CRJ-X is the designation given to Canadair's planned 70-seat growth derivative of its 50-seat Regional Jet (CRJ). The basic Regional Jet entered service in 1992.
The 50-seat Regional Jet, which was given its go-ahead in March 1989, is essentially a stretched development of the Challenger business jet, and more than 200 have been sold to date. Design work on the 70-seater has been under way for several years, and Canadair announced at the Farnborough air show in September that it had received authority from the Bombardier board to offer the new model. A formal launch of the programme is expected in late 1996, or early 1997, with roll-out scheduled for the first quarter of 1999, and entry into service targeted for the third quarter of 2000.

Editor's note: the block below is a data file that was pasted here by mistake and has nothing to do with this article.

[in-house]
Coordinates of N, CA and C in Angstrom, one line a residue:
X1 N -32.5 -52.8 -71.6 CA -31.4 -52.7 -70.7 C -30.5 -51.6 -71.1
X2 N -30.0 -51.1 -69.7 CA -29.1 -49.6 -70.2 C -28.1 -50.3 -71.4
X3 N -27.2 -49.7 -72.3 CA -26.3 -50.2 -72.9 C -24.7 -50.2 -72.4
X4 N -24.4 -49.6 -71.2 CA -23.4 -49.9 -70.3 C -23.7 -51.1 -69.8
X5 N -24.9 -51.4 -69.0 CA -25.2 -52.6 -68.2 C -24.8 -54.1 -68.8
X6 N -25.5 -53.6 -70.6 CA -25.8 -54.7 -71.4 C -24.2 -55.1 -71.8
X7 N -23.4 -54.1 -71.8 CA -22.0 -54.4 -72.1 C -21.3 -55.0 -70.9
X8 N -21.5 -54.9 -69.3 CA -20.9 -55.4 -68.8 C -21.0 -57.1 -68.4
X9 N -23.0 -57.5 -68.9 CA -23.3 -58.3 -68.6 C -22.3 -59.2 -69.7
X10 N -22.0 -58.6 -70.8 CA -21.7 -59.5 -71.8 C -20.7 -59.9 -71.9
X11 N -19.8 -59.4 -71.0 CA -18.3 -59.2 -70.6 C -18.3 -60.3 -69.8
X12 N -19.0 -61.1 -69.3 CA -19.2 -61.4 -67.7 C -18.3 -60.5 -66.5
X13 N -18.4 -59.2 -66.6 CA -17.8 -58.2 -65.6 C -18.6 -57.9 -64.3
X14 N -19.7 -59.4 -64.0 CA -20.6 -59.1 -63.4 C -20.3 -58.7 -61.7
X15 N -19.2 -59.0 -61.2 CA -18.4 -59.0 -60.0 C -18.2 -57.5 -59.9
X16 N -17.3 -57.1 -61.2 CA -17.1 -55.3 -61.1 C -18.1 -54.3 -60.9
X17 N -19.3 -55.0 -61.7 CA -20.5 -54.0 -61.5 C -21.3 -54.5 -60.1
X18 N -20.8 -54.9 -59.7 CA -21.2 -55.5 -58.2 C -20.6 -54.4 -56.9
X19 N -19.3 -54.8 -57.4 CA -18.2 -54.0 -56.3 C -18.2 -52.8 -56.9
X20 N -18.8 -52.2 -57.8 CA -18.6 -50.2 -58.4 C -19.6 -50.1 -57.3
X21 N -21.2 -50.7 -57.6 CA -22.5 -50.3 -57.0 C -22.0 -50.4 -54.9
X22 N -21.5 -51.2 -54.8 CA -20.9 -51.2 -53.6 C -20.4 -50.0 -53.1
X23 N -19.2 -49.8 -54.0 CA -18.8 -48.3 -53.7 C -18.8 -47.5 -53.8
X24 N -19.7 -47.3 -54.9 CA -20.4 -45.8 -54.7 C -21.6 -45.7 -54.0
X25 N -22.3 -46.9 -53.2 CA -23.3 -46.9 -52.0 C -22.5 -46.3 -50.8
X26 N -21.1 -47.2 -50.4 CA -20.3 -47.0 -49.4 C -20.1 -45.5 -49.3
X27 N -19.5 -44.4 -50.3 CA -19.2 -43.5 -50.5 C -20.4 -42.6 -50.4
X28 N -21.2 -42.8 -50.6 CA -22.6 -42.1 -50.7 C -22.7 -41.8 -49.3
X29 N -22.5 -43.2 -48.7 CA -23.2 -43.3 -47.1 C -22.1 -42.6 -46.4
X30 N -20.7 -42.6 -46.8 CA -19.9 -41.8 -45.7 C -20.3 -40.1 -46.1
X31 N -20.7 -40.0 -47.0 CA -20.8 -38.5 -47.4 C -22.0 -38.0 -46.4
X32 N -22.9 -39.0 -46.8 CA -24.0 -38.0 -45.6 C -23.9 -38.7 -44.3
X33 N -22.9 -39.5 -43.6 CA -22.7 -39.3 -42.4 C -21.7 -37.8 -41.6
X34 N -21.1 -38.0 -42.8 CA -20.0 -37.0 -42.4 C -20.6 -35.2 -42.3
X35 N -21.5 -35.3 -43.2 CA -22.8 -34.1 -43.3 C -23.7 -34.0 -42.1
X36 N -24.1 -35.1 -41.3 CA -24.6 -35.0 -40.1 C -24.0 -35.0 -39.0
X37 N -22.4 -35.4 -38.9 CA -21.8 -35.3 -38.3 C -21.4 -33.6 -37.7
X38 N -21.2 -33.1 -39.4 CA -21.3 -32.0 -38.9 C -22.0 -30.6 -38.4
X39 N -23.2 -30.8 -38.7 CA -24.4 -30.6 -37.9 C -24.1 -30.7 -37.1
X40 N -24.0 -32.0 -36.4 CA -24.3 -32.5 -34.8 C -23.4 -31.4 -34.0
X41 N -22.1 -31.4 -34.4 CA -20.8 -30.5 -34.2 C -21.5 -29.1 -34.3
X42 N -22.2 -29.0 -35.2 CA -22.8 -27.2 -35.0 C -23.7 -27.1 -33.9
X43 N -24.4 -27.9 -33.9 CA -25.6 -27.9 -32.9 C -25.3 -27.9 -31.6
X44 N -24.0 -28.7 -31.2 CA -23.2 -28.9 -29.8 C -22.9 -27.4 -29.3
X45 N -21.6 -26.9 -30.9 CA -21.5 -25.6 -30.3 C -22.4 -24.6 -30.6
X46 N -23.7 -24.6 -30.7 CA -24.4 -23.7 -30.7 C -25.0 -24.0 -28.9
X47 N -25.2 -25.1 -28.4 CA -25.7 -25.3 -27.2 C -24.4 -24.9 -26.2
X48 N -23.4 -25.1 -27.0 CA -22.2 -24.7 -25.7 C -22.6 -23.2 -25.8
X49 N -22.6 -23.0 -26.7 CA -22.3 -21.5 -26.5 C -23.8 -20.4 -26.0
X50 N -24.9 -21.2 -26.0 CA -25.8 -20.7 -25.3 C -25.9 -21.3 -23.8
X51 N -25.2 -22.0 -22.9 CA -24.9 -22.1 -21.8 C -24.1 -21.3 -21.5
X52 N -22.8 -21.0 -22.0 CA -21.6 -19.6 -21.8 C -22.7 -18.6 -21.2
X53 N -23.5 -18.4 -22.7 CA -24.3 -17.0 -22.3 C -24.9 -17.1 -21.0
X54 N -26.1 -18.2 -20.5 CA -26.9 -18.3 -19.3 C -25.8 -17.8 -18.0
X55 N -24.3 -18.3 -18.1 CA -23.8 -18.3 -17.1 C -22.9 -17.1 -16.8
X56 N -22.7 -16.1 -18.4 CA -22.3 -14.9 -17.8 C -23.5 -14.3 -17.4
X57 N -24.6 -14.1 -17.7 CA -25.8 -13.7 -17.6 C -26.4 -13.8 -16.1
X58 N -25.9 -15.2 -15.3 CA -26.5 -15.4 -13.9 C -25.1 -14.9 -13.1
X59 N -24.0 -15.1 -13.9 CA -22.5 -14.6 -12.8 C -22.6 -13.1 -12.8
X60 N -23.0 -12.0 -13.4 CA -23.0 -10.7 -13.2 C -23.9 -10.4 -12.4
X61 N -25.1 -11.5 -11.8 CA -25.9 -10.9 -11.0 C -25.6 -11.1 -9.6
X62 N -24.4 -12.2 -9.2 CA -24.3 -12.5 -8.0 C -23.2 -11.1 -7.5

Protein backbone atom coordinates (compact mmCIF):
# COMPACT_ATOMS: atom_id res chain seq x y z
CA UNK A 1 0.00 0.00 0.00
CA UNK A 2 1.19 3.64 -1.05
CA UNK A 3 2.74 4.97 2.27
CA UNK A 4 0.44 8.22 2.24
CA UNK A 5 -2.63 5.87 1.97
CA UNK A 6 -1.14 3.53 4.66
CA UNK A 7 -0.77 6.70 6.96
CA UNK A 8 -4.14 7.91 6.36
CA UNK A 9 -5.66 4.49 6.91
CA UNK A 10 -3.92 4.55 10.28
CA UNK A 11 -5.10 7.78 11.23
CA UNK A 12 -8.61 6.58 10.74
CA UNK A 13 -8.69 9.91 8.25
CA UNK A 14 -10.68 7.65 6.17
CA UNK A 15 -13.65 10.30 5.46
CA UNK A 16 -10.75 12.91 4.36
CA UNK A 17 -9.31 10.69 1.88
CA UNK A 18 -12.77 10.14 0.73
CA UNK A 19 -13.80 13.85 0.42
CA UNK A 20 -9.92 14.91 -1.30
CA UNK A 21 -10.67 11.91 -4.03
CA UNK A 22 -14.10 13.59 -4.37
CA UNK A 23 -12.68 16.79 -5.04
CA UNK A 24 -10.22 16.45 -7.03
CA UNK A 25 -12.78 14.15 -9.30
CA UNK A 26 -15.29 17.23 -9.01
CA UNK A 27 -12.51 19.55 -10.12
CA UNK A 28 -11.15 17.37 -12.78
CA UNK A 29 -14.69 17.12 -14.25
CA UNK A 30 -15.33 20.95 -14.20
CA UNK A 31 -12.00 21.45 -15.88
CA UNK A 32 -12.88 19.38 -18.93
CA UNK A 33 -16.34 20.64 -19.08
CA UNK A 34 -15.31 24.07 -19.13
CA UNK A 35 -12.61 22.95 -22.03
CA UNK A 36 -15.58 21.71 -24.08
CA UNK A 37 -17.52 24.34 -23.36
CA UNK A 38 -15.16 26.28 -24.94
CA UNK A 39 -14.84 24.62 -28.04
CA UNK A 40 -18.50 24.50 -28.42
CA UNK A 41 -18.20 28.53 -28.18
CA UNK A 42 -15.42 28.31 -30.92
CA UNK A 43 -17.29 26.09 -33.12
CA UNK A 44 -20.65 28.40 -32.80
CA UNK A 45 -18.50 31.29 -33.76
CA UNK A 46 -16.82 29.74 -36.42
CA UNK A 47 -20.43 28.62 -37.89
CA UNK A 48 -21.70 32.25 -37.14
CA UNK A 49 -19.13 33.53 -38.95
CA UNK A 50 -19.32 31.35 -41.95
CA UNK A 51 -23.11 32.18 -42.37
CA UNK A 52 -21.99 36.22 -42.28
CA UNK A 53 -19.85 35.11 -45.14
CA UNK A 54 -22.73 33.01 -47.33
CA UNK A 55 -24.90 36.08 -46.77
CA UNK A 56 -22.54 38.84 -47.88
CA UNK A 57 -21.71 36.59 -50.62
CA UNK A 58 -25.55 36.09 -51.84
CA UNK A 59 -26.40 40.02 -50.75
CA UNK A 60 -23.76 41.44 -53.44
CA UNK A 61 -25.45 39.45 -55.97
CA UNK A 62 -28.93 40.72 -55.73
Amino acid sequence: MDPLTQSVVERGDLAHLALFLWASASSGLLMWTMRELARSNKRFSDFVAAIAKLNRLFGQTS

The new aircraft will feature a fuselage stretch and an enlarged wing and empennage, combined with more powerful engines, and will typically seat 70 passengers in a single-class 790mm-pitch layout. In February 1995, Bombardier selected the 58.2kN GE CF34-8 engine to power the CRJ-X, a growth derivative of the 50-seater's CF34-3 power plant.
The CRJ-X's modified wing will incorporate a larger root plug, leading-edge extensions and high-lift slat devices for improved airfield performance. The horizontal tail will also be larger than that of the standard model.
Canadair is seeking to maximise commonality with the existing Regional Jet, and it is intended to achieve a common pilot type-rating with the standard RJ.
Production - While the current versions of the Regional Jet are assembled at the Canadair plant at Dorval, Montreal, Quebec, no decision has been taken on the location of final assembly.